Originally Posted by zim2dive
When Jobs said we could run real desktop applications, I took that to mean we could copy over our own existing apps, tho all subsequent reports say this is not the case. I'm not sure how you can call something you have to buy thru iTunes, a real desktop app? Apple seems to not comprehend how much acceptance OS X has gotten b/c of having unix under the hood (and thus being so open).
I think that there is enough uncertainty here with how Apple is going to support apps on the iPhone's OS X, that we need to wait until Apple clarifies the issue. There is raging debate over at Howard Forums about this issue, and it isn't productive. My opinion is that Apple needs to control tightly the roll-out of their first phone to assure success. Any little stumble due to instability caused by apps (or anything else for that matter) will be a huge media event, as the nay-sayers will devour Apple and its Apple-istas. Watch for the release of the iPhone to be one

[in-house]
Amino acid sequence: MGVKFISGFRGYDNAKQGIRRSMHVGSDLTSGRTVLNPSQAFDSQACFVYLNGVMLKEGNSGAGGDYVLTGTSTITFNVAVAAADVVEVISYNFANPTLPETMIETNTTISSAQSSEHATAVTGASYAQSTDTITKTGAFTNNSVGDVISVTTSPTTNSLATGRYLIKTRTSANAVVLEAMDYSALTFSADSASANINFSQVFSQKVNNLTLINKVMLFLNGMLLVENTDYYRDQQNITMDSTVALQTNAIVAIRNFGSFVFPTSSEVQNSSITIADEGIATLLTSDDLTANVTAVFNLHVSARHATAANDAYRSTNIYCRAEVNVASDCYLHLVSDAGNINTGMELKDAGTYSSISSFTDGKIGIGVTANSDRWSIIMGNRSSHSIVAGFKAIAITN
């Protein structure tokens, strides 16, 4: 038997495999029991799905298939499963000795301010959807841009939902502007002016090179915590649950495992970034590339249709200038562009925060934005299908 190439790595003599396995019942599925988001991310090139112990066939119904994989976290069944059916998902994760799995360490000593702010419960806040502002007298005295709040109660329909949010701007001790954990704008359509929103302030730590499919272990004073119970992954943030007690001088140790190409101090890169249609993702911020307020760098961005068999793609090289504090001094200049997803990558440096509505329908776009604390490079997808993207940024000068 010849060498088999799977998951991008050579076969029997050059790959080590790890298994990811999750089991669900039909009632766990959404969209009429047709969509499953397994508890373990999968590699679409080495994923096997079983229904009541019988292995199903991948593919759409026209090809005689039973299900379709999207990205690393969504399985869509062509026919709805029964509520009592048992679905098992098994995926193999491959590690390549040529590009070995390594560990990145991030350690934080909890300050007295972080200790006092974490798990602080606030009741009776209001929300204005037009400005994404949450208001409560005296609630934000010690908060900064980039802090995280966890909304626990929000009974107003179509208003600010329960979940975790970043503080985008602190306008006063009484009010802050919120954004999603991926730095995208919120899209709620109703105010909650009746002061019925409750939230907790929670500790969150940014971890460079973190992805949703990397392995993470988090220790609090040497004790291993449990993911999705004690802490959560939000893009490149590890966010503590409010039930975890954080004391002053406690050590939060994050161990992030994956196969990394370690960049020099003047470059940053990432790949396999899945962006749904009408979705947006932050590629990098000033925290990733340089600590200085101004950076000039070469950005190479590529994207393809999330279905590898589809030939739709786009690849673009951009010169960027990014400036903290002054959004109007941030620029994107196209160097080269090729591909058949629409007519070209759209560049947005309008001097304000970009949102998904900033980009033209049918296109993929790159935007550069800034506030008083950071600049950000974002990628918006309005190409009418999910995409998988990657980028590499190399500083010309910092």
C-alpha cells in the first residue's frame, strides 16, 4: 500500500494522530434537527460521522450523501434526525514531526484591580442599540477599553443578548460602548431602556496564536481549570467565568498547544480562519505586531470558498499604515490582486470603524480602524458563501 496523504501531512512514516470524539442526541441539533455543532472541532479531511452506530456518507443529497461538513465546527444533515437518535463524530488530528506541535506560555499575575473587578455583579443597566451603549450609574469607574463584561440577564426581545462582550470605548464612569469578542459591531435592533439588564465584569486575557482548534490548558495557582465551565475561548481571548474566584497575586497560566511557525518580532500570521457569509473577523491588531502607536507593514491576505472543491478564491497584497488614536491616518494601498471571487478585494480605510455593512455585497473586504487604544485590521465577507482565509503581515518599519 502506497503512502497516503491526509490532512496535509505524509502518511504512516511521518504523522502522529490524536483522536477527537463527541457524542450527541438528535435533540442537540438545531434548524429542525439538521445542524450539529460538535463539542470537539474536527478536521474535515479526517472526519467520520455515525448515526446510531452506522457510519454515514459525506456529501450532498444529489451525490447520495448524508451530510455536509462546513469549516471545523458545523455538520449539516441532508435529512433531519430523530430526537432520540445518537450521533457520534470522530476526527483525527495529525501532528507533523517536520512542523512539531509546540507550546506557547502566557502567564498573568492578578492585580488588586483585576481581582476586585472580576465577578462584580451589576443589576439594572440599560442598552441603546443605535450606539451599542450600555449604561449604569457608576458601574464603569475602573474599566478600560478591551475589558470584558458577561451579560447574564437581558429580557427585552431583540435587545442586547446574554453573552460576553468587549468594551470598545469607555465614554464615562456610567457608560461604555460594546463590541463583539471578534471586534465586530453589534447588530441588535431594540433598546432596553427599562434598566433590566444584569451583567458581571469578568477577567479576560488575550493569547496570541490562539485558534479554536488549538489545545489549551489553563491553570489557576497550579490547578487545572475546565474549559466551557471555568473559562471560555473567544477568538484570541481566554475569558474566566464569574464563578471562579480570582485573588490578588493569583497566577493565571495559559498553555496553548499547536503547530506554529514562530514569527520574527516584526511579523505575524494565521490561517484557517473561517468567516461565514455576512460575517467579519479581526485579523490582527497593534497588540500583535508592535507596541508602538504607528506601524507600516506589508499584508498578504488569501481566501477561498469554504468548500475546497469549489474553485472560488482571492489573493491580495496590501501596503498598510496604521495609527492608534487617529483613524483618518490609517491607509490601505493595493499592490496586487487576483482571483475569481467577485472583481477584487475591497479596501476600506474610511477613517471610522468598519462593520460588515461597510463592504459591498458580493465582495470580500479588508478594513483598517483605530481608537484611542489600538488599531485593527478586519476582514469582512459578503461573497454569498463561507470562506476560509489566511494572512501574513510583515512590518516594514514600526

of the most highly watched, media reported, hyped and overblown product rollouts ever. Any apps bundled with the phone will meet strict assurance guidelines, whether they are built by Apple or not. Then as the iPhone is tested out, the third party environment will be invited in to whatever degree that Apple thinks is appropriate.
I believe that because the OS X will be optimized for whatever chip, it will necessarily be different from the Core Duo line that it runs on now. So whatever apps are run on it will most likely either have to be optimized for that OS (in a similar way that apps have to become universal binaries or Intel-native via xCode i.e.), or they will have to run in emulation (ala a Rosetta-esque environment). Look for much information to come out at WWDC this summer. And as Apple tightly controls both tools, they will be able to maintain ultimate control over what can run on the chip. Of course hackers will have a hey day (hay day??) trying to open up the iPhone. But I think that Apple will be walking a fine line between restricting and allowing access. Ultimately, they will have to allow whatever applications on the chip that its customers demand, or sales will suffer. With all of the potential of OS X, users won't be content with a handful of widgets and a calendar or addressbook, and Apple knows that.
So, once again we must wait and endure the dearth of info, and again be buffetted by the wrath of the rumor mongers... until??? If nothing else, Steve Jobs knows how to play the suspense card. Though if Apple doesn't throw some bones to the dogs, they will eat him up by release time.